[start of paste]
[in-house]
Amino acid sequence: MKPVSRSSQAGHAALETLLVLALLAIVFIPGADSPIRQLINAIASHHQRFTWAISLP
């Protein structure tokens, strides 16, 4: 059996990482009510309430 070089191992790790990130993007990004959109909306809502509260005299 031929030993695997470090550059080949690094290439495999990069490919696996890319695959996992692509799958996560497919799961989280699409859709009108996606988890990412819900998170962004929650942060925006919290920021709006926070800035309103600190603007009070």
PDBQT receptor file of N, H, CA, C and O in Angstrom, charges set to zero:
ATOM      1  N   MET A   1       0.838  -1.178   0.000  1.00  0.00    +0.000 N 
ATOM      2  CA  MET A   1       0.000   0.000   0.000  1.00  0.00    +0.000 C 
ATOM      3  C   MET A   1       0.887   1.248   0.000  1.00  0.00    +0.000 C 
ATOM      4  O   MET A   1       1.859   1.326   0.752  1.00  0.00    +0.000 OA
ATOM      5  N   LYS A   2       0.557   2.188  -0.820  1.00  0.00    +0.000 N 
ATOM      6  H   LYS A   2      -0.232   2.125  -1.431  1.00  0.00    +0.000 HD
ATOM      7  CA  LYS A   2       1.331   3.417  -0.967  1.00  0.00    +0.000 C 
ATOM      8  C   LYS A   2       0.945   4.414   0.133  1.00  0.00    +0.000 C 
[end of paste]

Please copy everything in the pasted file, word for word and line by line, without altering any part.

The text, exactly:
[in-house]
Amino acid sequence: MKPVSRSSQAGHAALETLLVLALLAIVFIPGADSPIRQLINAIASHHQRFTWAISLP
């Protein structure tokens, strides 16, 4: 059996990482009510309430 070089191992790790990130993007990004959109909306809502509260005299 031929030993695997470090550059080949690094290439495999990069490919696996890319695959996992692509799958996560497919799961989280699409859709009108996606988890990412819900998170962004929650942060925006919290920021709006926070800035309103600190603007009070």
PDBQT receptor file of N, H, CA, C and O in Angstrom, charges set to zero:
ATOM      1  N   MET A   1       0.838  -1.178   0.000  1.00  0.00    +0.000 N 
ATOM      2  CA  MET A   1       0.000   0.000   0.000  1.00  0.00    +0.000 C 
ATOM      3  C   MET A   1       0.887   1.248   0.000  1.00  0.00    +0.000 C 
ATOM      4  O   MET A   1       1.859   1.326   0.752  1.00  0.00    +0.000 OA
ATOM      5  N   LYS A   2       0.557   2.188  -0.820  1.00  0.00    +0.000 N 
ATOM      6  H   LYS A   2      -0.232   2.125  -1.431  1.00  0.00    +0.000 HD
ATOM      7  CA  LYS A   2       1.331   3.417  -0.967  1.00  0.00    +0.000 C 
ATOM      8  C   LYS A   2       0.945   4.414   0.133  1.00  0.00    +0.000 C 